I would highly encourage you all to look into Vonage if you’ve got broadband already. I mean, you get up-to-the-second usage reports of both incoming and outgoing calls, how many minutes they lasted, what numbers they were to, you can forward your calls to other numbers, do the voicemail thing, set up virtual phone numbers… the list is endless. Yes, I realize there are probably quirks and bad points, but this is so much more for so much less. I’ll take it in stride, and kiss my landline goodbye for a stream of bits.

The phone is dead. Long live the phone.

8 thoughts on “I love you, Vonage

  1. VoIP is really cool. A few weeks back I started poking around with different options and found on only vonage but there are a couple other companies with effectively the same service. There are also a few free networks entirely online with people trying all sorts of new codecs and routing, free phone gateways, etc. The thing with voicemail to email was one of the things I really liked about most of the options as well. Given what some people are doing I can’t see things going anywhere but towards it, with even local phone companies getting in on it.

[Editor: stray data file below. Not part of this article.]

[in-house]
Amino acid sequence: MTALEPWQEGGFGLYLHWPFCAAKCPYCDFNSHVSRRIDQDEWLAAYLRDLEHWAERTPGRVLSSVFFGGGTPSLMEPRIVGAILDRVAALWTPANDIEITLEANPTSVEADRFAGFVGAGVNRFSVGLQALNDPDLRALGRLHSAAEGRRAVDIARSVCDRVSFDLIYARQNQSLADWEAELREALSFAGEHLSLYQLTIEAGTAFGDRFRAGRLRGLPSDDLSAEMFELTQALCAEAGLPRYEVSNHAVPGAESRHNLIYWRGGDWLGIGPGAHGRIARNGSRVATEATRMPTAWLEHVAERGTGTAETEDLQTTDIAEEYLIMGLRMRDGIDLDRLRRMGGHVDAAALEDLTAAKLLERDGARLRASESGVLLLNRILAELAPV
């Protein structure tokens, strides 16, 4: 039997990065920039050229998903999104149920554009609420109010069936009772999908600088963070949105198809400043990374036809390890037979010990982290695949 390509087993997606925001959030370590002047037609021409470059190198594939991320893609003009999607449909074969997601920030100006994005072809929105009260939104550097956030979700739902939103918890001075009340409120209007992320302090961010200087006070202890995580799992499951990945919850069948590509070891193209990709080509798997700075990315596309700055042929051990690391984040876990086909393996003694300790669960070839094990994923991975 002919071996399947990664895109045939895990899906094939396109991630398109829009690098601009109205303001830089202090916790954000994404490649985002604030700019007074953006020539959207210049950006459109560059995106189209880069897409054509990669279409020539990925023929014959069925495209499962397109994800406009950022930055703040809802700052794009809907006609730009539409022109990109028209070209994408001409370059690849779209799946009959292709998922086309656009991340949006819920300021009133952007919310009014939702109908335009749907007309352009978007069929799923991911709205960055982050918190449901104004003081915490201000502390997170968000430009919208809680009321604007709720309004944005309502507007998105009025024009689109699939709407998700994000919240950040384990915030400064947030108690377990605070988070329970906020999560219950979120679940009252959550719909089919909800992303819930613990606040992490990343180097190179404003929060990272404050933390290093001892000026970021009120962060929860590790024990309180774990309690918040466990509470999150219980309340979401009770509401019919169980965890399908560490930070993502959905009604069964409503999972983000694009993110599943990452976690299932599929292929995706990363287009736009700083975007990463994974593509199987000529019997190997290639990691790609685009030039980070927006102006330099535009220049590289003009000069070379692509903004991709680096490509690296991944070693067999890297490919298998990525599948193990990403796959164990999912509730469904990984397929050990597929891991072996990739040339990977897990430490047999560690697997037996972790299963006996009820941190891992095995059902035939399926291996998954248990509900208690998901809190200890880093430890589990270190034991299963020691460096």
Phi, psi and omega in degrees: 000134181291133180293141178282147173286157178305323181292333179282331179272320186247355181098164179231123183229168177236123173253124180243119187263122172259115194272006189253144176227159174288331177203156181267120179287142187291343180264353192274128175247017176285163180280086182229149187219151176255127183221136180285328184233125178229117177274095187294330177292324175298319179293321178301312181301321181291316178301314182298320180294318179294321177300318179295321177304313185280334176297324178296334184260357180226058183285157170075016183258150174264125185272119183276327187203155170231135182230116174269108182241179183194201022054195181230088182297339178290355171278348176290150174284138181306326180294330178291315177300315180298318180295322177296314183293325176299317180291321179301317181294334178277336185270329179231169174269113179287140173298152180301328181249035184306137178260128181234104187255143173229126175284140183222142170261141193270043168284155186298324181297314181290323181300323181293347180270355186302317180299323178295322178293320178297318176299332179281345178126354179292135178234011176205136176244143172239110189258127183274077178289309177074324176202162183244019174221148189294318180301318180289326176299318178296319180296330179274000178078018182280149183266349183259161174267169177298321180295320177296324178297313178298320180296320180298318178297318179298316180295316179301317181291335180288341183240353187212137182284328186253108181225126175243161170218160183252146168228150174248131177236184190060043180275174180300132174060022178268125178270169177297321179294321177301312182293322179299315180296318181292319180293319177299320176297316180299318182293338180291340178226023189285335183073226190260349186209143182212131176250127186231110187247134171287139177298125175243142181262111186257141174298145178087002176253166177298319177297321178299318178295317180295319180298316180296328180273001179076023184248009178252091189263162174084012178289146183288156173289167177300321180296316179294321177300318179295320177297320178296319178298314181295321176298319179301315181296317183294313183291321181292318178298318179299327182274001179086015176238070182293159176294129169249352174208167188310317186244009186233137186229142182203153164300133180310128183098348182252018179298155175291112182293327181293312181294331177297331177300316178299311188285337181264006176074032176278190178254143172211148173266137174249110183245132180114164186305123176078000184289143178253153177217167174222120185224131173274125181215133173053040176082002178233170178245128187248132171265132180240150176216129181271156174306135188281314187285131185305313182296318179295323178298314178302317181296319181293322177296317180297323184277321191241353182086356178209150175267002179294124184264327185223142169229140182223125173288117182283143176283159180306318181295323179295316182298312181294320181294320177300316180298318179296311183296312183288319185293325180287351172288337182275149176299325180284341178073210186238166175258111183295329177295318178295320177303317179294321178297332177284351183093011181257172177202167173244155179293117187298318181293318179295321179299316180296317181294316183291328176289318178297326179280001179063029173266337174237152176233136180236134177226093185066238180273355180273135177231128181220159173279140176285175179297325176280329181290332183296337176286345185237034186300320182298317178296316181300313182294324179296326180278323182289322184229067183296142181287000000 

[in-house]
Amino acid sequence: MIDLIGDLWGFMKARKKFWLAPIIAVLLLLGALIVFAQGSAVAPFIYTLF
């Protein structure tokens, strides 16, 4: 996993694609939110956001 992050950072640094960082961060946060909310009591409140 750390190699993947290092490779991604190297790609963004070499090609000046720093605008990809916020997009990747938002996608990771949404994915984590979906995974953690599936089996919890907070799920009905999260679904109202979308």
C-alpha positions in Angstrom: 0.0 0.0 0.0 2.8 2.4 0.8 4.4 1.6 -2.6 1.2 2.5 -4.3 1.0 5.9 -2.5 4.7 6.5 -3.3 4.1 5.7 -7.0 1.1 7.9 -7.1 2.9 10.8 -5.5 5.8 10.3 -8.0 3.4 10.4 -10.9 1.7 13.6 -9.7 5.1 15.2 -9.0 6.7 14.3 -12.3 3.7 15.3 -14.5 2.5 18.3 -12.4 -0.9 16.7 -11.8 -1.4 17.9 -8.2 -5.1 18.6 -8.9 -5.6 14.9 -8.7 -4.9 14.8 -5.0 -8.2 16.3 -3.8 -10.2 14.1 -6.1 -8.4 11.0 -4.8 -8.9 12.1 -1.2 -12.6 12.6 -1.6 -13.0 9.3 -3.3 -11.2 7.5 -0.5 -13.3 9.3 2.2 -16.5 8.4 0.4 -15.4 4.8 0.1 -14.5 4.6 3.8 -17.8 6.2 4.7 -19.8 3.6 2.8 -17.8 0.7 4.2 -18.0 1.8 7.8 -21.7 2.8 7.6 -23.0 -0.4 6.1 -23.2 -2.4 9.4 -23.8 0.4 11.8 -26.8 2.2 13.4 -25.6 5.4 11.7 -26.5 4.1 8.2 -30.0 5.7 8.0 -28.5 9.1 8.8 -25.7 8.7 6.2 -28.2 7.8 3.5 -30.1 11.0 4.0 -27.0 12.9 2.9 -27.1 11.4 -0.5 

That said, I went another way completely, and haven’t bothered with even having a home phone. My cell phone has been basically my only phone (other than work) for 6 years, and I’ve been happy with that. Everyone only has to keep track of one phone number for me, and I don’t have to deal with telemarketing. I can see some people having a need for a traditional home phone, but more and more people I know seem to have either already dropped their landline or are considering doing so.

  2. So is your Vonage thing a cell phone or this Voice over IP thing? Or both? For being a fairly tech savvy guy I don’t know much about this whole VOIP thing and most companies seem to do a pretty crappy job explaining it.

  3. Mine’s just a “land line” kind of thing, not a cell phone. I still have my cell through Verizon. I’m not yet aware of any cellular VoIP things, but that would be interesting…

  4. Wait… most cell phones are digital these days, no? So I guess it’s already somewhat like VoIP since it’s digital, it’s just that your cell phone may not have what would technically be called an IP address. I don’t know though, I haven’t researched that stuff.